Here's another video, focusing on how the pieces move on conveyer belts (running at slow speed so puny humans can follow). You can also see the air jets in action:

In an email interview, Mattheij told Mental Floss that the system currently sorts LEGO bricks into more than 50 categories. It can also be run in a color-sorting mode to bin the parts across 12 color groups. (Thus at present you'd likely do a two-pass sort on the bricks: once for shape, then a separate pass for color.) He continues to refine the system, with a focus on making its recognition abilities faster. At some point down the line, he plans to make the software portion open source. You're on your own as far as building conveyer belts, bins, and so forth.

Check out Mattheij's writeup in two parts for more information. It starts with an overview of the story, followed up with a deep dive on the software. He's also tweeting about the project (among other things). And if you look around a bit, you'll find bulk LEGO brick auctions online—it's definitely a thing!

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One Bite From This Tick Can Make You Allergic to Meat
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We like to believe that there’s no such thing as a bad organism, that every creature must have its place in the world. But ticks are really making that difficult. As if Lyme disease wasn't bad enough, scientists say some ticks carry a pathogen that causes a sudden and dangerous allergy to meat. Yes, meat.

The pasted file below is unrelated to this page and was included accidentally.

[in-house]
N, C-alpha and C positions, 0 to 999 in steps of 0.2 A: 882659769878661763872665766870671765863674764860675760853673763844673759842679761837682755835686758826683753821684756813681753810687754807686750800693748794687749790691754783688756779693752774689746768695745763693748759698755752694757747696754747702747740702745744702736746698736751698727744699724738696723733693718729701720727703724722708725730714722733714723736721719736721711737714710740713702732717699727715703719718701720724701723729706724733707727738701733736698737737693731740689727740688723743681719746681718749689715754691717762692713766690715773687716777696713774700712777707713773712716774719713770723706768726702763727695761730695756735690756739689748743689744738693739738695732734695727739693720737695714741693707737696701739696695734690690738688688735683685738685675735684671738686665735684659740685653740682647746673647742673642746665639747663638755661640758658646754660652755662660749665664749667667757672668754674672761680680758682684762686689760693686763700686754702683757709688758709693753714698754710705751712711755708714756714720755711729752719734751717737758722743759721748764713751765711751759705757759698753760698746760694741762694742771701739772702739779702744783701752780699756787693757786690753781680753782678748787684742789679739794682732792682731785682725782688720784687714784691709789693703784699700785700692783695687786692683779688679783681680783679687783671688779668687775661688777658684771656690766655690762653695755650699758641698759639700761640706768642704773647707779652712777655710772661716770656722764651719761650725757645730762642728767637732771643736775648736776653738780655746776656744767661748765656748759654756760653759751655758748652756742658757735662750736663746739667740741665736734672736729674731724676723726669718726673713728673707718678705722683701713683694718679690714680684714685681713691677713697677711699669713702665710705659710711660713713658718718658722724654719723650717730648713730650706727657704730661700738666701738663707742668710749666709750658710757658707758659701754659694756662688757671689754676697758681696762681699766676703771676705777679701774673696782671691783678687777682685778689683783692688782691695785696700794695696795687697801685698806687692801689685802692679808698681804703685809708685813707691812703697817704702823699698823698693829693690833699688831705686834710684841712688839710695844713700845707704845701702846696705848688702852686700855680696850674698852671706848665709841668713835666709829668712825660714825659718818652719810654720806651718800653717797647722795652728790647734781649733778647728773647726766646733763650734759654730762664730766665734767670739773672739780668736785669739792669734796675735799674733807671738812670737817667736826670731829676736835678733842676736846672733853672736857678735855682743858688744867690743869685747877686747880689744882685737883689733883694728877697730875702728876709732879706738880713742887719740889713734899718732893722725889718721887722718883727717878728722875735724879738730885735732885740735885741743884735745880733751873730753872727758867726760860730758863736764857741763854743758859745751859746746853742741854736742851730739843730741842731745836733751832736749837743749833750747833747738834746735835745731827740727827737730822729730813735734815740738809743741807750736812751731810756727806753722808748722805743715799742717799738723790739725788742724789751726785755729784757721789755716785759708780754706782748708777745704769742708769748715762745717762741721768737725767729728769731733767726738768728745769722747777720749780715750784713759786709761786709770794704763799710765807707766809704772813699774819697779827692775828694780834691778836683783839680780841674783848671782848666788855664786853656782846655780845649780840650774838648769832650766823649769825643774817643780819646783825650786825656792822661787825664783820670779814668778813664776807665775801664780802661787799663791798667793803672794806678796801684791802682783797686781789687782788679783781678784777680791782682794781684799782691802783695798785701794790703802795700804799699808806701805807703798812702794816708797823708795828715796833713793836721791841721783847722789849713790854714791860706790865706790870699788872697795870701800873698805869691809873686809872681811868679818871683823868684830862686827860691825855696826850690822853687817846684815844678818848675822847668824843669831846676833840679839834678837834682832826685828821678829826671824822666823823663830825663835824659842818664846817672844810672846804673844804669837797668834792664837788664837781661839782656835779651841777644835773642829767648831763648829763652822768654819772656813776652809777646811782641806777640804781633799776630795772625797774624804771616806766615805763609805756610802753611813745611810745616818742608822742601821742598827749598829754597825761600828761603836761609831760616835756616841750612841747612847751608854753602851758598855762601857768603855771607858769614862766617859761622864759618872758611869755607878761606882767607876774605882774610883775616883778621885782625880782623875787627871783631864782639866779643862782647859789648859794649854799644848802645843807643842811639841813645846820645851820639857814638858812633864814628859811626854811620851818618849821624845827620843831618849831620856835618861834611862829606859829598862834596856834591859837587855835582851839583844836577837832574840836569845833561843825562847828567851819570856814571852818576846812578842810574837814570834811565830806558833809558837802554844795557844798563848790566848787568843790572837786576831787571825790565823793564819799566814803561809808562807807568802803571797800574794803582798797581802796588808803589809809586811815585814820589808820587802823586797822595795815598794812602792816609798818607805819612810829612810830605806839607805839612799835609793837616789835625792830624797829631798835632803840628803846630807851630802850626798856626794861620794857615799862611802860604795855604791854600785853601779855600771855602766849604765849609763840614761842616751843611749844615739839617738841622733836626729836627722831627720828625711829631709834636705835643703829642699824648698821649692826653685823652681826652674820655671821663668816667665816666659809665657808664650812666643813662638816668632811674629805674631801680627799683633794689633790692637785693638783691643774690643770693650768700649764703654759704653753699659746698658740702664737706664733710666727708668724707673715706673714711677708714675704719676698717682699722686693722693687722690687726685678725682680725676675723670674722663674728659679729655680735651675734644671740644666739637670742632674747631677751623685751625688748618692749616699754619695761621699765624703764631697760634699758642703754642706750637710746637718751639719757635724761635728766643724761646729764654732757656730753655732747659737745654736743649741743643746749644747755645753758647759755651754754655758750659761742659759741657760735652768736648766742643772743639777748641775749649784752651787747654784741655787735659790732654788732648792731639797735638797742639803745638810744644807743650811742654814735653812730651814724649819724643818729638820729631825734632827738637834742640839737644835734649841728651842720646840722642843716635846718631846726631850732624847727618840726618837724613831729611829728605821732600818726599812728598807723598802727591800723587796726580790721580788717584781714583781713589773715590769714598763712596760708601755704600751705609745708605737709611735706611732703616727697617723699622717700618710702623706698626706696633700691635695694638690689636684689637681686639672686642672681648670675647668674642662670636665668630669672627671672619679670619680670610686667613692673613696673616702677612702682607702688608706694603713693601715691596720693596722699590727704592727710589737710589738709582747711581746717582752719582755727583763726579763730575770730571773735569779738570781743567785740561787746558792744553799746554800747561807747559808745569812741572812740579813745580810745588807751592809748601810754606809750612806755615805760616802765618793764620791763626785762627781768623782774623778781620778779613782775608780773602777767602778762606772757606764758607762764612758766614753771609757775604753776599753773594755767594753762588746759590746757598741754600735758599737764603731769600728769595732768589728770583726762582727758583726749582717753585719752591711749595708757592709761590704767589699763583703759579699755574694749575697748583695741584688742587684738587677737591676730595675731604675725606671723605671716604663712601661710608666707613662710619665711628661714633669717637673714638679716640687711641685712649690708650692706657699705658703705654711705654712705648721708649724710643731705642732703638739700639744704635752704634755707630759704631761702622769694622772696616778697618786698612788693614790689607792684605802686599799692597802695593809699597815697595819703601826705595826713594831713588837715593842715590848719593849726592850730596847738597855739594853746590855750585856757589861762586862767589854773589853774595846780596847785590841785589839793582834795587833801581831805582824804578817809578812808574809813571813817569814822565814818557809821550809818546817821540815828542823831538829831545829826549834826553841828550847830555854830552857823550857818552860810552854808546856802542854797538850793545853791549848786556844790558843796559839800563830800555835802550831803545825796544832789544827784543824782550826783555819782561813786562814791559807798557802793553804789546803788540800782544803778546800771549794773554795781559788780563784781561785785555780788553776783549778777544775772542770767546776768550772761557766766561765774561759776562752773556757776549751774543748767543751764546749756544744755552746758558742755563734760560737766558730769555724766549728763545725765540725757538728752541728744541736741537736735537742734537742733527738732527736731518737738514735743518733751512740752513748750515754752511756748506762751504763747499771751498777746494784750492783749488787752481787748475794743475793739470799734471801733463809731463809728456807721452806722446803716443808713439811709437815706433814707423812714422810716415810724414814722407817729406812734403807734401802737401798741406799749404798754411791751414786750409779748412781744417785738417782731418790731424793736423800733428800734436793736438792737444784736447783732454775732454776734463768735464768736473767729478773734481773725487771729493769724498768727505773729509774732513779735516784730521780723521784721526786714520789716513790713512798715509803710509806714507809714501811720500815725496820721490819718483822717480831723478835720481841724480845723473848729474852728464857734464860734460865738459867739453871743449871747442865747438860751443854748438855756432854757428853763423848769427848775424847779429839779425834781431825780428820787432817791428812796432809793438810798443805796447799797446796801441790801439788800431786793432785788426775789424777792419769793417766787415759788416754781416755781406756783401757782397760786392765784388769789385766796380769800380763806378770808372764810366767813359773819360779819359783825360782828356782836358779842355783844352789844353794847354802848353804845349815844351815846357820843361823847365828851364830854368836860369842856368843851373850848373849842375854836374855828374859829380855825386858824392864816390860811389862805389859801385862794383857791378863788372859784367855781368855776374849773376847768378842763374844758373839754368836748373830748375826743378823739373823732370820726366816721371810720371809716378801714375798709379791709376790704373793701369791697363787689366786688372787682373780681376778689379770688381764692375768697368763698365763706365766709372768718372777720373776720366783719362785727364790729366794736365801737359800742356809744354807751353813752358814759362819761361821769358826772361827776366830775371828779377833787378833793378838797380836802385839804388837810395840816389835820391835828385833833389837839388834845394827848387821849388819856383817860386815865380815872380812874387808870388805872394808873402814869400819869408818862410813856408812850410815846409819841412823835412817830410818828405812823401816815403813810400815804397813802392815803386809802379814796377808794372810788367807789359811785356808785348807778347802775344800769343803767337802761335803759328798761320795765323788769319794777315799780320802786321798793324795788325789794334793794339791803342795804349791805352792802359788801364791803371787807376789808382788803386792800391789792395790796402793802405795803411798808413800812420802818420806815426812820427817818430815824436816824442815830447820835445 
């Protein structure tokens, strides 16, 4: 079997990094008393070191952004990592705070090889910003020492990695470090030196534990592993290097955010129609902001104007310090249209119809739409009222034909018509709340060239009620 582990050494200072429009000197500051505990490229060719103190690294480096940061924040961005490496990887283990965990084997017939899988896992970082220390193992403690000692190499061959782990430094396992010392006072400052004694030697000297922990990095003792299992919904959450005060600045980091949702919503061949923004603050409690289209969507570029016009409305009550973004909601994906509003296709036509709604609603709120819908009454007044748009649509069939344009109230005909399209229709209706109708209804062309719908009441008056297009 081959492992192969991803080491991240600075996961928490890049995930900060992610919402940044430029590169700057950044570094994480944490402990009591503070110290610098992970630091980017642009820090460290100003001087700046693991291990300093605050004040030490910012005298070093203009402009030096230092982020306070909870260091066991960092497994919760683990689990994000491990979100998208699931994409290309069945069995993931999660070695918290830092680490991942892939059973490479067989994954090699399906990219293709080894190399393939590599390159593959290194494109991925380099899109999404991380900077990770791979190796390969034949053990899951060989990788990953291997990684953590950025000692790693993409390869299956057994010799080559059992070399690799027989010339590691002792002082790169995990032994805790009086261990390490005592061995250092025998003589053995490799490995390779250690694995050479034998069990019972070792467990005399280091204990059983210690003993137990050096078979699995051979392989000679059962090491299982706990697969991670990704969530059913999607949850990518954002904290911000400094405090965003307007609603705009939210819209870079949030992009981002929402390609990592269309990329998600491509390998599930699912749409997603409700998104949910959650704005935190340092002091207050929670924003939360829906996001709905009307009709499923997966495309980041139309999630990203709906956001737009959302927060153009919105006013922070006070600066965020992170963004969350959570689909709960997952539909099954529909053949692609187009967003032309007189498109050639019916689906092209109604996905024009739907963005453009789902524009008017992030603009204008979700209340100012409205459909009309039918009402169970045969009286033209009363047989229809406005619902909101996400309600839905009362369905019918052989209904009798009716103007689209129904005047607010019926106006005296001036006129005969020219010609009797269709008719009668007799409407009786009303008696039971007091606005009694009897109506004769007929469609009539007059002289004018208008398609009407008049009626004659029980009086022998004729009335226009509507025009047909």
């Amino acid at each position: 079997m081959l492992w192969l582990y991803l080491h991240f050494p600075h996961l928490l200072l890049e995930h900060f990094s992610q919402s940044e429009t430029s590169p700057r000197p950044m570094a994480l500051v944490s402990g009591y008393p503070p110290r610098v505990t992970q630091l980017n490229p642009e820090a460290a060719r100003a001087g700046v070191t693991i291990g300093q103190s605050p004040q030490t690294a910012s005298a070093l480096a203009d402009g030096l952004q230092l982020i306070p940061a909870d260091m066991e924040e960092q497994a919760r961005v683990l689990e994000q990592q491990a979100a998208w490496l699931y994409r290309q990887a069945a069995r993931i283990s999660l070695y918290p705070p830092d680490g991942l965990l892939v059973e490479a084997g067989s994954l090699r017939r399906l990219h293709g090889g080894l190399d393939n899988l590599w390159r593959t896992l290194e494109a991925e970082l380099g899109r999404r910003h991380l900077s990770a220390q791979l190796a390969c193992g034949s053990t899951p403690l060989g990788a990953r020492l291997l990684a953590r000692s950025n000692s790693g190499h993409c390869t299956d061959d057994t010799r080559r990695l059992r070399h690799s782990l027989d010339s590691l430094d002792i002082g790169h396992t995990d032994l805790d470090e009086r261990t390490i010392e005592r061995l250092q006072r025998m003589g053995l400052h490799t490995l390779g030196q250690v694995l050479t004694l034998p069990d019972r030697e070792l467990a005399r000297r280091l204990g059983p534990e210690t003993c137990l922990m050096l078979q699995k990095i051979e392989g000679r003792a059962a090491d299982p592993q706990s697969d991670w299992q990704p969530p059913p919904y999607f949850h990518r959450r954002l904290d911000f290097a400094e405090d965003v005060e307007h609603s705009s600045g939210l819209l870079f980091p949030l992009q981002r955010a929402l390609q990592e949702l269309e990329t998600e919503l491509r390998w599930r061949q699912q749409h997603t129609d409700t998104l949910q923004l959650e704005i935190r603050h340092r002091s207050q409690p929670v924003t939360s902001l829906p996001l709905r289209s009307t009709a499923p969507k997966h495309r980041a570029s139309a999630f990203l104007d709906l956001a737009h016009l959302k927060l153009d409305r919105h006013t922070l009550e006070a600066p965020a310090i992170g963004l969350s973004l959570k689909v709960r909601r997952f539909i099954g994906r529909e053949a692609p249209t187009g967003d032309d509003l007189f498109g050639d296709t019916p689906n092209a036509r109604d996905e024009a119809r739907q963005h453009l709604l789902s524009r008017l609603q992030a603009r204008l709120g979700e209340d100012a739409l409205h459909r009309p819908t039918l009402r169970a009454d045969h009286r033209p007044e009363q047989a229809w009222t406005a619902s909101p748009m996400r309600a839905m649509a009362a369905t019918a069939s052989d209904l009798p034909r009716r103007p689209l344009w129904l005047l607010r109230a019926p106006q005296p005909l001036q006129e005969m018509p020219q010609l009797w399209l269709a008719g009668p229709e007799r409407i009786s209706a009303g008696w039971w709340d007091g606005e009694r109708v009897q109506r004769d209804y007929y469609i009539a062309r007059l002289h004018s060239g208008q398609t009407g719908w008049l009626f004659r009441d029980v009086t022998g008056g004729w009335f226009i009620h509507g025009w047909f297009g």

The Lone Star tick (Amblyomma americanum) mostly looks like your average tick, with a tiny head and a big fat behind, except the adult female has a Texas-shaped spot on its back—thus the name.

Unlike other American ticks, the Lone Star feeds on humans at every stage of its life cycle. Even the larvae want our blood. You can’t get Lyme disease from the Lone Star tick, but you can get something even more mysterious: the inability to safely consume a bacon cheeseburger.

"The weird thing about [this reaction] is it can occur within three to 10 or 12 hours, so patients have no idea what prompted their allergic reactions," allergist Ronald Saff, of the Florida State University College of Medicine, told Business Insider.

What prompted them was STARI, or southern tick-associated rash illness. People with STARI may develop a circular rash like the one commonly seen in Lyme disease. They may feel achy, fatigued, and fevered. And their next meal could make them very, very sick.

Saff now sees at least one patient per week with STARI and a sensitivity to galactose-alpha-1, 3-galactose—more commonly known as alpha-gal—a sugar molecule found in mammal tissue like pork, beef, and lamb. Several hours after eating, patients’ immune systems overreact to alpha-gal, with symptoms ranging from an itchy rash to throat swelling.

Even worse, the more times a person is bitten, the more likely it becomes that they will develop this dangerous allergy.

The tick’s range currently covers the southern, eastern, and south-central U.S., but even that is changing. "We expect with warming temperatures, the tick is going to slowly make its way northward and westward and cause more problems than they're already causing," Saff said. We've already seen that occur with the deer ticks that cause Lyme disease, and 2017 is projected to be an especially bad year.

There’s so much we don’t understand about alpha-gal sensitivity. Scientists don’t know why it happens, how to treat it, or if it's permanent. All they can do is advise us to be vigilant and follow basic tick-avoidance practices.

[h/t Business Insider]